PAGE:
Exhibits 1173 to 1180.


Exhibit 1173.

[Original in Spanish. L.S. P.I.R., 530.7.]

HONG KONG, March 3, 1900.

General ISIDORO TORRES, of the Filipino Army.

My DISTINGUISHED COMPATRIOT AND DEAR COMPANION: In view of the uncertainty and insecurity of communication with our illustrious Captain-General, in order that you may know all that is taking place in political matters affecting our country's most sacred interests, I deemed it advisable to establish this means of communication in order that our actions here and over there may be common and in accord, and also in order that by our interchange of impressions, we may be aware of what is occurring in the field of your jurisdiction.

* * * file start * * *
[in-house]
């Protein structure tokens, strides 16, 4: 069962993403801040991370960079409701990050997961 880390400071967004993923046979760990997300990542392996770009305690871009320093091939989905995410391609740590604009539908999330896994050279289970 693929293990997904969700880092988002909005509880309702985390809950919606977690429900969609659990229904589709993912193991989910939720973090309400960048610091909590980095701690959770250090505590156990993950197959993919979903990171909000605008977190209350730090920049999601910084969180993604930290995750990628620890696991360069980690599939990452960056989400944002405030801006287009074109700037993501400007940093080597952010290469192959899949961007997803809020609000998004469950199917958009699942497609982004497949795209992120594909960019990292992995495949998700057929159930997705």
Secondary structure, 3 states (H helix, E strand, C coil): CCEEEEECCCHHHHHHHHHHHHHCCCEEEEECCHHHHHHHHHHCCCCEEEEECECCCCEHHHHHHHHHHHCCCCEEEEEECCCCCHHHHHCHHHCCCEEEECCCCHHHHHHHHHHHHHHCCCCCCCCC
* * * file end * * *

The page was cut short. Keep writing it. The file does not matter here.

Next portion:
In the first place, I must inform you that in spite of most of our towns having fallen into the hands of the enemy, yet due to the guerrilla system of warfare adopted by you, we know that the spirit of the people is firm, and that in all parts a quiet but ceaseless fight is being kept up against the[m] by all hated enemy. The guerrilla system is producing very good results, causing daily great loss to the enemy and resultIng in little loss on our part and the gain of much ammunition and money. Those in the towns, are assisting those in the field with money, and the latter are rivalling each other in heroic acts and in endeavors to kill and make prisoners of the enemy. In the beginning the triumphal entries of the latter, telegraphed to their government by their worthy Otis, did not appear to create a very favorable atmosphere for our cause, as the General represented us as defeated and our arms crushed; but now the entire world knows that these entries are nothing but comedy and their triumphs